And Bolton, despite having trouble finding better side gigs for herself, knows it will pay off.
"I'm working towards a bigger goal, a bigger dream," she said. "One day it's gonna happen."
And the way things "happen" in Hollywood is not just in the audition room. Sometimes it's as simple (theoretically) as surrounding yourself with the right people. For instance, Cross found that changing her management team did wonders for her career, and some of her best opportunities have come from the recommendations of friends. And while Glassford has found similar success by meeting the right people, she tries not to let it cloud her social interactions or cause her to form inauthentic relationships.
These dynamics can be tricky, however, when you're a woman of color.
"I'm trying to go up against all these other Black folks who are trying to make it," Bolton said. "I'm trying to figure out how do I stand out, but the same not I'm not trying to compromise who I am as a woman. I want to make sure I get there the right way." Bolton says there's not that same friend-of-a-friend, pay-it-forward attitude among Black actors in Hollywood because the roles for them can be so scarce. While she's always happy to help the next person, she says she hasn't found herself on the receiving end of that help very often.
There are other challenges that come with being an actress of color. As a Latina woman, Cross has to navigate finding roles for herself without falling into a box.
"They're bringing in Latina, Asian, and Black for the same role 'cause they are filling in the diversity," she said. "I would even for certain roles put more of a tan on, out of [a] bottle."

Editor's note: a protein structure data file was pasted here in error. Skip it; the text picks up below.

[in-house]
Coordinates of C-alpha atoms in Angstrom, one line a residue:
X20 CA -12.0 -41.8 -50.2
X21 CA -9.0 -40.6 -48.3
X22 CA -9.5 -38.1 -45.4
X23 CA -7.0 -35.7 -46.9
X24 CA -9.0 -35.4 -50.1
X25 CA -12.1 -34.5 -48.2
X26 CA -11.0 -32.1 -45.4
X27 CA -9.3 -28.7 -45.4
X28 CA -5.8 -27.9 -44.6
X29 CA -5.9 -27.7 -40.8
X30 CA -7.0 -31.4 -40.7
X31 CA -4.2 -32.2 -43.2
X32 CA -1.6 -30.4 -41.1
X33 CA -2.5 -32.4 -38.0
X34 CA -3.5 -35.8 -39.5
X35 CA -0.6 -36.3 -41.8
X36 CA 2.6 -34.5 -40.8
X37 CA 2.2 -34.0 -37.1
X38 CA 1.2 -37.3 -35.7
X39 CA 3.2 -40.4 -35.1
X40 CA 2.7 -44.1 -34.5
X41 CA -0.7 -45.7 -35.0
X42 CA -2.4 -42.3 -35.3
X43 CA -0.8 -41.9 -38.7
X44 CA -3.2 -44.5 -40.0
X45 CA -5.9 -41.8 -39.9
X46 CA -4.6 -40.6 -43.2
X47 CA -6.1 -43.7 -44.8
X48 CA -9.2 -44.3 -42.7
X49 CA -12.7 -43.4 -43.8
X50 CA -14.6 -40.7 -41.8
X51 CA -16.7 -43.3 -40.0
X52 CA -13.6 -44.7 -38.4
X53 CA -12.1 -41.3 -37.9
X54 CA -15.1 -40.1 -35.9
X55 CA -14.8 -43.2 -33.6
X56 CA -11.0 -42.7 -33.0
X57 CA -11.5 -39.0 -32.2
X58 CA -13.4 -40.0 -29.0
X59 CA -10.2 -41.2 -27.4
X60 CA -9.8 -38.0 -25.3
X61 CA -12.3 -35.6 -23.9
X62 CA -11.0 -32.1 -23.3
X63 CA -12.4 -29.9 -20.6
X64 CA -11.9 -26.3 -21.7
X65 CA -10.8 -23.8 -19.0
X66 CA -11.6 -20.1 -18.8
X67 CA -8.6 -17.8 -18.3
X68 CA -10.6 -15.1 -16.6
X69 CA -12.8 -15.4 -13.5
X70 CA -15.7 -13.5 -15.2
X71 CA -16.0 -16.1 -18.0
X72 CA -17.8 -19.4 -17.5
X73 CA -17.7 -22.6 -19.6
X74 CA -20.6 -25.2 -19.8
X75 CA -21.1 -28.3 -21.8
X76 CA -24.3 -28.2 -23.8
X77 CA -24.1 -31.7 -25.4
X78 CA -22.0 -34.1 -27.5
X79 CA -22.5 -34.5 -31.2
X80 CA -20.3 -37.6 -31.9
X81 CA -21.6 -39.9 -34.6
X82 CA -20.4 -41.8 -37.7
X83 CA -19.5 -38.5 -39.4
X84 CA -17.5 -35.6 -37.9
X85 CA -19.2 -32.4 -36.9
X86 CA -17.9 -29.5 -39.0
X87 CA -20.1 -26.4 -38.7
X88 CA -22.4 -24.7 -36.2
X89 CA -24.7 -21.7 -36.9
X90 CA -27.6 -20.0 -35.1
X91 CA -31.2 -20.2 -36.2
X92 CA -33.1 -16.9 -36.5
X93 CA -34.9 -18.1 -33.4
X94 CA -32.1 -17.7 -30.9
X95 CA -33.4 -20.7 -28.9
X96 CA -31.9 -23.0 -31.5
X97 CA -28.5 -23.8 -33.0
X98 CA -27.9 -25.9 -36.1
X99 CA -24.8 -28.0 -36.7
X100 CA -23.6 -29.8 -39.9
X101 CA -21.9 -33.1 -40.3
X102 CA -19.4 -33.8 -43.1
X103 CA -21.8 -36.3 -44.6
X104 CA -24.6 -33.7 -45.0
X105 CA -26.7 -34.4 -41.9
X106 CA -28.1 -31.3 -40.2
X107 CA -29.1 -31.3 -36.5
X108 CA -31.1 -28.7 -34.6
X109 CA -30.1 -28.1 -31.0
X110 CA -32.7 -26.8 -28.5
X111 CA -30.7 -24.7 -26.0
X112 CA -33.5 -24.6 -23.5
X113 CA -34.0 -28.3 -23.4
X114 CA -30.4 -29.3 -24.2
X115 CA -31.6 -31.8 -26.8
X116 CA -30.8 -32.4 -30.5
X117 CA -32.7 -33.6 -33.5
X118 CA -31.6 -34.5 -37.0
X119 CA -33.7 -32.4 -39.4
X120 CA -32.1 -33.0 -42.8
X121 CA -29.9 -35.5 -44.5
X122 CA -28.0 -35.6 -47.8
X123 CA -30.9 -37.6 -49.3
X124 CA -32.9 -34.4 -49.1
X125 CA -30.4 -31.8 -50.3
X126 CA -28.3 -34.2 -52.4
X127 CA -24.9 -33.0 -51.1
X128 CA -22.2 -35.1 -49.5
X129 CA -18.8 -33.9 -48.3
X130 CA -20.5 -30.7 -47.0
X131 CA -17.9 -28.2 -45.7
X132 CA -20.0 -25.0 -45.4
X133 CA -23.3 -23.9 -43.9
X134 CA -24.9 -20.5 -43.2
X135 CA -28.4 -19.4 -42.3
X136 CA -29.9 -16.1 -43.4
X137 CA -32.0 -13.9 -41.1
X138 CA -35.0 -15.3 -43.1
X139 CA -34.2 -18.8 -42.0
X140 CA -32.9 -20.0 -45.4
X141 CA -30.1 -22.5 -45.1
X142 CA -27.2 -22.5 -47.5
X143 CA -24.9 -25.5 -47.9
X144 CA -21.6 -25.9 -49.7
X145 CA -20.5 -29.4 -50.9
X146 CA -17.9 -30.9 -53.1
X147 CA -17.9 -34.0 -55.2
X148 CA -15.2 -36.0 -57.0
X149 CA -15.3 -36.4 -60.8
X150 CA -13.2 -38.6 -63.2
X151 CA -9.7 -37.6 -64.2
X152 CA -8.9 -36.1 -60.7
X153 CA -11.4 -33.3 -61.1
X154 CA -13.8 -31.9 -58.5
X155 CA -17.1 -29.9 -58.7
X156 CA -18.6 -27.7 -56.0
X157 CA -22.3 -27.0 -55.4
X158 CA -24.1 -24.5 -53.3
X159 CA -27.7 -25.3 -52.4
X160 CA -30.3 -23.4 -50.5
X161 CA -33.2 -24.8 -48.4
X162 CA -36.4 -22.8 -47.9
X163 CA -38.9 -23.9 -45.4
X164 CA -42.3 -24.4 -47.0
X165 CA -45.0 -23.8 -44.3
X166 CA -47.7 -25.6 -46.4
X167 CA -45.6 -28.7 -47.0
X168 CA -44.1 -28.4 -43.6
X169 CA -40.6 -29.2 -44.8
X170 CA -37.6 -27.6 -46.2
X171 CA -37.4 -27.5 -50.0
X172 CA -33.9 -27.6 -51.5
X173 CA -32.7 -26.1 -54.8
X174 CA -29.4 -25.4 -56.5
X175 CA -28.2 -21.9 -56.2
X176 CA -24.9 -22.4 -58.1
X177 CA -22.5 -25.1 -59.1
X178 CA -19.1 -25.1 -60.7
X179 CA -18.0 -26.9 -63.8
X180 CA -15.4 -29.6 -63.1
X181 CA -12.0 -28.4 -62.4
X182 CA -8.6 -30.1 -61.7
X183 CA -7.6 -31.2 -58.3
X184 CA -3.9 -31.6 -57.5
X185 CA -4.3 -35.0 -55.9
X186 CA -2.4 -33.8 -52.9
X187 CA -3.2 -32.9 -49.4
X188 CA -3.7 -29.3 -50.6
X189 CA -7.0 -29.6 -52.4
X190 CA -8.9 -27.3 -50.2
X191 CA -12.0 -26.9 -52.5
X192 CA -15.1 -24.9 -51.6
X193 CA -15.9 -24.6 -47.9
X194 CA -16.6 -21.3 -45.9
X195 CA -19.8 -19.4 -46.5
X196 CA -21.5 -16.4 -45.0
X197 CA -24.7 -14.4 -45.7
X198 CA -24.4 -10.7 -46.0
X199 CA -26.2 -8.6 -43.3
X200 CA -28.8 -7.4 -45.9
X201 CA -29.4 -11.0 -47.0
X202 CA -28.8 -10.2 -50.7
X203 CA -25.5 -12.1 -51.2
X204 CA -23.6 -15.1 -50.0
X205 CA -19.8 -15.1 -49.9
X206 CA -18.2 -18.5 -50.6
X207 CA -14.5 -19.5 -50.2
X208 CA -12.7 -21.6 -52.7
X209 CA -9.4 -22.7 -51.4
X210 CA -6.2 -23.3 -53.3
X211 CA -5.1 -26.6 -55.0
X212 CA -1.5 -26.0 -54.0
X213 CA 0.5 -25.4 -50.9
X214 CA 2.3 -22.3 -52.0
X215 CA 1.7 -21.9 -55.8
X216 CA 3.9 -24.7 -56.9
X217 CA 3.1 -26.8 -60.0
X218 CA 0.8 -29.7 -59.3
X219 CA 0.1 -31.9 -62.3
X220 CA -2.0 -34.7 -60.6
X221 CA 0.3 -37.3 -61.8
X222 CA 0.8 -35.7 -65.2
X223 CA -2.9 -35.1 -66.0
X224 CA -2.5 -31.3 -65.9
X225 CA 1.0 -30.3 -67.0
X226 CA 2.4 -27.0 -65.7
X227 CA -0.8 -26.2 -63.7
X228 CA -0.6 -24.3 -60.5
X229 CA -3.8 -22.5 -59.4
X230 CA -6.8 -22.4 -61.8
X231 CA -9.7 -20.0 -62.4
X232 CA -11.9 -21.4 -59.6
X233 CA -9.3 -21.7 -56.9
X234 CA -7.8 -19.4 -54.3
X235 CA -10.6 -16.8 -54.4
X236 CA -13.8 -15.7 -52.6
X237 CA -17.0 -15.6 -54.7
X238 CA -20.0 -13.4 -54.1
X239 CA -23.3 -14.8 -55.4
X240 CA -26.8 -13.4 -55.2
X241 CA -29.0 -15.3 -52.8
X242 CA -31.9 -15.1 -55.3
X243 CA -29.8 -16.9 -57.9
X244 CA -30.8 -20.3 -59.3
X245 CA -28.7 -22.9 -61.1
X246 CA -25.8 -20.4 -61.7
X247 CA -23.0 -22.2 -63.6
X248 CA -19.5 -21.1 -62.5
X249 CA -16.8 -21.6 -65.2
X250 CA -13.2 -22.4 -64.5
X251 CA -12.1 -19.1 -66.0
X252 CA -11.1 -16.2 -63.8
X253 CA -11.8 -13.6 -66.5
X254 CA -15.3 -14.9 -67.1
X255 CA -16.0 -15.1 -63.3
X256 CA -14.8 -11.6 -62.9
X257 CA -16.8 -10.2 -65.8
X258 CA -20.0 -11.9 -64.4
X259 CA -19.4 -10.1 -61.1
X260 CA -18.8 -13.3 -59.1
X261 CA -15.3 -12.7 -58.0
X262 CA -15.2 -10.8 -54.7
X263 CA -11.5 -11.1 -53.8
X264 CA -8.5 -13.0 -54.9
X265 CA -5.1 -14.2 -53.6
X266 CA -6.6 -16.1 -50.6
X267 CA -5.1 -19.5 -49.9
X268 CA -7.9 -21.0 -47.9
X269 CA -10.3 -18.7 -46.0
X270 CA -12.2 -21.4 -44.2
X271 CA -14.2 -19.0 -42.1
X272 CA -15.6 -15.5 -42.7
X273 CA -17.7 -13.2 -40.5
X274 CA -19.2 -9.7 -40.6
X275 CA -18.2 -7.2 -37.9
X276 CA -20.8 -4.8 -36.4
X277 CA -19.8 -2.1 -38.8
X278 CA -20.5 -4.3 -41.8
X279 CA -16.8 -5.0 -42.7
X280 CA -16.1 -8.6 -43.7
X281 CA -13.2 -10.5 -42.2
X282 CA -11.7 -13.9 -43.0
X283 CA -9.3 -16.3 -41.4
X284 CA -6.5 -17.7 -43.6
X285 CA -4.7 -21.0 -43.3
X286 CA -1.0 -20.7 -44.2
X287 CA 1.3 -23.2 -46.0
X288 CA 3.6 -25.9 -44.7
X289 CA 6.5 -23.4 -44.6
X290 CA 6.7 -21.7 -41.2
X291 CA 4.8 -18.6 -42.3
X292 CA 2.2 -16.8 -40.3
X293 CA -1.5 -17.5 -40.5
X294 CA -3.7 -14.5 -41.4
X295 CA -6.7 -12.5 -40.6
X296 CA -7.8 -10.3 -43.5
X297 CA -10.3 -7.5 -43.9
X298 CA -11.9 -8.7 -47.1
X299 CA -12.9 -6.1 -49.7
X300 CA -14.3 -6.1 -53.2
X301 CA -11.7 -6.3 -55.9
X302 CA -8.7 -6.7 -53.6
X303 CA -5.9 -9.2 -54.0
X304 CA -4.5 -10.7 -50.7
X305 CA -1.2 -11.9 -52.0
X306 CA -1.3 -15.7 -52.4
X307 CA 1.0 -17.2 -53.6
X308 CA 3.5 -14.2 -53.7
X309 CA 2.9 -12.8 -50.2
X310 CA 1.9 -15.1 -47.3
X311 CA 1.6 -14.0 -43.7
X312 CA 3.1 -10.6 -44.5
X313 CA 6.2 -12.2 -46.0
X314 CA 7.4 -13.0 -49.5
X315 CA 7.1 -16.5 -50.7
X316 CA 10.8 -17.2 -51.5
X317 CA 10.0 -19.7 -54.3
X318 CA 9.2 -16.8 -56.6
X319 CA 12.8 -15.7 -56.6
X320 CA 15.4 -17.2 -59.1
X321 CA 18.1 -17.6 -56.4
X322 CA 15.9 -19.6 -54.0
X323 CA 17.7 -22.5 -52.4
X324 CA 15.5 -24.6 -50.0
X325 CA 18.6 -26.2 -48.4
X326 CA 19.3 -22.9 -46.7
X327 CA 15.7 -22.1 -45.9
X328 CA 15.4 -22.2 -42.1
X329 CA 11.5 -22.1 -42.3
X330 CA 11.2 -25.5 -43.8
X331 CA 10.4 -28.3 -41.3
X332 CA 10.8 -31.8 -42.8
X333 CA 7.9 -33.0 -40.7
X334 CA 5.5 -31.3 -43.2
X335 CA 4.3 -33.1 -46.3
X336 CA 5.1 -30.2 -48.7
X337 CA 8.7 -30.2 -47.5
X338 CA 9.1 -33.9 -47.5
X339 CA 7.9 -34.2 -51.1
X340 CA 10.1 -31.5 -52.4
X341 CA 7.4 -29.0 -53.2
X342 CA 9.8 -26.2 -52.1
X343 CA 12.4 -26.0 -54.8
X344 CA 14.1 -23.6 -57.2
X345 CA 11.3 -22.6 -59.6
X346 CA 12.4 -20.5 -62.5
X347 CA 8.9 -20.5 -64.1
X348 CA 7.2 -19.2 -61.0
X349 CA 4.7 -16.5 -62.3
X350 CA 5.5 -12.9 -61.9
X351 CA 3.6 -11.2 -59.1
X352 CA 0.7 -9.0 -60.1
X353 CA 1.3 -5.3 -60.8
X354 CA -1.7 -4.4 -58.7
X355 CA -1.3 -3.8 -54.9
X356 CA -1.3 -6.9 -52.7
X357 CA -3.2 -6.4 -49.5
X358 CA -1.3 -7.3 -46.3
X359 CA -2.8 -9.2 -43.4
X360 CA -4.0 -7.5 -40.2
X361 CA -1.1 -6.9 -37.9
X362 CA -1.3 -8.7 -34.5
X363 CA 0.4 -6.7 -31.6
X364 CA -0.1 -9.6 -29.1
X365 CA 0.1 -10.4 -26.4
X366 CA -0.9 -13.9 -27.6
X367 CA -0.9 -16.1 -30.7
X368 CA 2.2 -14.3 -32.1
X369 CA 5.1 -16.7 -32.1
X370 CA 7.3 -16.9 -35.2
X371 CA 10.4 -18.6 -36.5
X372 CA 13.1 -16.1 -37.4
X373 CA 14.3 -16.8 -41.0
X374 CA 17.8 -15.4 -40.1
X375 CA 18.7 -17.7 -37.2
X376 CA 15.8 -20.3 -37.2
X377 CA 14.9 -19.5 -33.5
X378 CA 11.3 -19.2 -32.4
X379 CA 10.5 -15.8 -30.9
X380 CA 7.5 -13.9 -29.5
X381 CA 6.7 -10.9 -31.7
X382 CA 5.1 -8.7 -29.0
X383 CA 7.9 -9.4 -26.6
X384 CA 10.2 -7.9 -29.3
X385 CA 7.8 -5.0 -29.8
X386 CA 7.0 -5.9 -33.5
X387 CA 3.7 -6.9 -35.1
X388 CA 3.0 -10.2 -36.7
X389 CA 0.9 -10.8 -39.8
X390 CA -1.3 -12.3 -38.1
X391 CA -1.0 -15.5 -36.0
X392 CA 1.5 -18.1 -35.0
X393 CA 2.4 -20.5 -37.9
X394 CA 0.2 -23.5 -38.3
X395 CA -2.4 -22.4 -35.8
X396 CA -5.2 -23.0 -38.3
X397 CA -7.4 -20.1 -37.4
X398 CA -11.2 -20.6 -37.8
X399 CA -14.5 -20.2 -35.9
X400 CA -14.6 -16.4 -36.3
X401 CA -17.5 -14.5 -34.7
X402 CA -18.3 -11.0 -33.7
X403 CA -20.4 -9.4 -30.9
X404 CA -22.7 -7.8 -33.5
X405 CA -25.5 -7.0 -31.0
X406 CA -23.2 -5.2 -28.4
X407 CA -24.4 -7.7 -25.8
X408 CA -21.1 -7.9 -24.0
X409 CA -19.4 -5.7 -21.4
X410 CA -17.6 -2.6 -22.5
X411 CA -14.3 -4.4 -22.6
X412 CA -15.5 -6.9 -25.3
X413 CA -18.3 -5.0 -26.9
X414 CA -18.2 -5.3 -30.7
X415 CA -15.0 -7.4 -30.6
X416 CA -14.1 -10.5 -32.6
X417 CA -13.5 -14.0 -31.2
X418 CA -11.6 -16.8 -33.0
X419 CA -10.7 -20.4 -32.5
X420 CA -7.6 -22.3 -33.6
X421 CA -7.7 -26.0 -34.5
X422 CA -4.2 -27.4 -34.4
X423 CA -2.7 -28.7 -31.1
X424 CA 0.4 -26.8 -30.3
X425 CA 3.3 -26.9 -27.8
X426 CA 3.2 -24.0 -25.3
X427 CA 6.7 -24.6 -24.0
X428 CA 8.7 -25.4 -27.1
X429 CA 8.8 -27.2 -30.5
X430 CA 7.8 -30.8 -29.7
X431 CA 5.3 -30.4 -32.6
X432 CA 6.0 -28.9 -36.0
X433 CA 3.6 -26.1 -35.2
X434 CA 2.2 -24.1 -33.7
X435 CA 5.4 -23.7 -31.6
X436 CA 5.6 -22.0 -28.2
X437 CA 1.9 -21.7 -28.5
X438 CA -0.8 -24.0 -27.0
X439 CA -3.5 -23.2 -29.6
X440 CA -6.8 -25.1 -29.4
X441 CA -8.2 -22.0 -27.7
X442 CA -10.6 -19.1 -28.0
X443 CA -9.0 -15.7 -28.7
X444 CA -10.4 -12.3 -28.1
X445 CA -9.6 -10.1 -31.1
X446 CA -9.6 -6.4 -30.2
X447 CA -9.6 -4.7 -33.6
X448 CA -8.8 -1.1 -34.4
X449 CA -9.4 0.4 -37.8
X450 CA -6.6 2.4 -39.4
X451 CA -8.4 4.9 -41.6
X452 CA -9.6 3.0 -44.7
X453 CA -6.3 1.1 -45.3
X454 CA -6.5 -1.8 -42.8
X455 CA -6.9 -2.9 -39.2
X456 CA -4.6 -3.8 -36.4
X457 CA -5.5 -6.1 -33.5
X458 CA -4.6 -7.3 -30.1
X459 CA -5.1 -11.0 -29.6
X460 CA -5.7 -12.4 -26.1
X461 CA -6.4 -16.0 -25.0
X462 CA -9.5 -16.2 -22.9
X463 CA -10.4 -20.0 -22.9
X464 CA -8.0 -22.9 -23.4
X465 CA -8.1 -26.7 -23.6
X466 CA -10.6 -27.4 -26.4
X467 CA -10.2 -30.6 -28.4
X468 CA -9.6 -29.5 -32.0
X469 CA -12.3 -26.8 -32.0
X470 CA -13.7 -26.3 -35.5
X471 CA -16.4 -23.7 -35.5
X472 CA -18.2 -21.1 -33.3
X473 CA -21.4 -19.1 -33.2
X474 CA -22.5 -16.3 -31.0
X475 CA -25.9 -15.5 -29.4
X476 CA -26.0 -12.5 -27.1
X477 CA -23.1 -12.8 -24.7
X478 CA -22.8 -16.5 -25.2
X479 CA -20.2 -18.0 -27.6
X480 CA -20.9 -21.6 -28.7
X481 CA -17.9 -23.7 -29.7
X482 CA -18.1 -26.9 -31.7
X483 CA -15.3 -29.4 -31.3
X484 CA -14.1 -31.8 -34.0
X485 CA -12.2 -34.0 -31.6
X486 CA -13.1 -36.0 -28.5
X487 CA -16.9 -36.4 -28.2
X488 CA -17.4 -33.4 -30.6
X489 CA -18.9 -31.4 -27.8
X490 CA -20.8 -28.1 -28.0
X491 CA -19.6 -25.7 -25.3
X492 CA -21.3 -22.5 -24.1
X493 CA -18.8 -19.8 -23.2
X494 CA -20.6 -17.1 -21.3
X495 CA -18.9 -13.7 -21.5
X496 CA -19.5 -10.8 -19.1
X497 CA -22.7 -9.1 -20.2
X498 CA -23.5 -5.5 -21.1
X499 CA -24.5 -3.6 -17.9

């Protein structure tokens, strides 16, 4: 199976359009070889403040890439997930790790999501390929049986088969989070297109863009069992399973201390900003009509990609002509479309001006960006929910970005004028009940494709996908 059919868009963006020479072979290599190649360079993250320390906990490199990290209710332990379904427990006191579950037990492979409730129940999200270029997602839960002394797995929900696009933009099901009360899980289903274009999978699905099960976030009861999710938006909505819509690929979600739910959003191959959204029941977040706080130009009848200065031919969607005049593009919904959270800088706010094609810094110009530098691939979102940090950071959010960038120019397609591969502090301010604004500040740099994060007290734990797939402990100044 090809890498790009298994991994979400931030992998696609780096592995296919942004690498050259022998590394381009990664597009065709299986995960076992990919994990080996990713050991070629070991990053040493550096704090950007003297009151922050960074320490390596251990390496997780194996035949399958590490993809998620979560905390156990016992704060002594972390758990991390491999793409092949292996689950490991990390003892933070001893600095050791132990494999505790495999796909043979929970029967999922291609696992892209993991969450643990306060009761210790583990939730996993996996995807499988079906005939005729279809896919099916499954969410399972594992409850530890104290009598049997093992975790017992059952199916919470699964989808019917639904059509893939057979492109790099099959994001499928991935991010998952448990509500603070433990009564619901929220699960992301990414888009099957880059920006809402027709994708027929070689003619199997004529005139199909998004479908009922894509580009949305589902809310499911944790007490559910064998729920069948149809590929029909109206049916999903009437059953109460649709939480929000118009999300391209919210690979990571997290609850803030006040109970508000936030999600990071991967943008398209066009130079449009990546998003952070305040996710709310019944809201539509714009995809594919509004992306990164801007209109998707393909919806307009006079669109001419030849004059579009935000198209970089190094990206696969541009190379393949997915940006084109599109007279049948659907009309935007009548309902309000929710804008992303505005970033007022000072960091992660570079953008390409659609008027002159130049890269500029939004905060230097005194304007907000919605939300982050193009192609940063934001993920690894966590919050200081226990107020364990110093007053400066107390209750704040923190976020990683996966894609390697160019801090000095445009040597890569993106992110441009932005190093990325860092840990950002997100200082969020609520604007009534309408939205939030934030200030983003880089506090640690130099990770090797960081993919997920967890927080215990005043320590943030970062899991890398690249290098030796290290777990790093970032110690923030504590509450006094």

But she doesn't want to just go out for roles as a Latina. "I do relate to being Latina fully," she clarified. "But I also have an Irish-American father and grew up in Texas. I relate to being a woman."
But Cross says she is seeing Hollywood's attitude towards race get better before her eyes — and the same goes for women. In the wake of Harvey Weinstein, Hollywood is listening even if we don't see it fully yet.

I just want to act. I don't need to be famous.

Kenesha Bolton
"All the [TV] pilots that people are doing reflect where the nation is, where the world is," she said. "Last year it was all prestige roles and crime and politics, and this year it's all women-based stories."
Glassford told me that every week she has a conversation with her fellow actor friends about instances of sexual harassment on set, but that this means "we're all creating a language and conversation and safe space to talk to other people about it."
Of course, time will only tell if this change actually manifests on (and off) screen, but Glassford is positive.
"I think it's hopeful," she said. "I really feel hopeful about it."
That's pretty much these actresses' attitude in general. Sure, they've faced their share of rejection and embarrassment and scrambling to find side gigs, but the way they see it, they've made it this far — why give up? It's not that they want to be the next Angelina Jolie (although Cross won't deny that everyone pictures their Oscars moment), but that they want to do what they love for as long as possible.
"I just want to act, I don't need to be famous," Bolton said. "I just want to make that my full time job."
"I want to be 50 and still acting," Glassford said. "I want to have longevity in my career, and because I want to have longevity it sort of relinquished the feeling that it needs to happen now. I'm not thinking I have this expiration date."
And their goals go beyond being on screen. Cross writes, produces, and directs her own work, and hopes to get even more unique stories out there, even though she's currently struggling to find a studio that supports them. Speaking of, Bolton hopes to one day have her own studio, and Glassford wants to direct and coach, to be an expert in her craft while working on her own career. Those are a lot of goals, but in they end, they're not asking for much.
"If I'm on a TV show where I'm just acting," Kenesha said. "Like my job is to get up and go to the set and act...I'm good to go."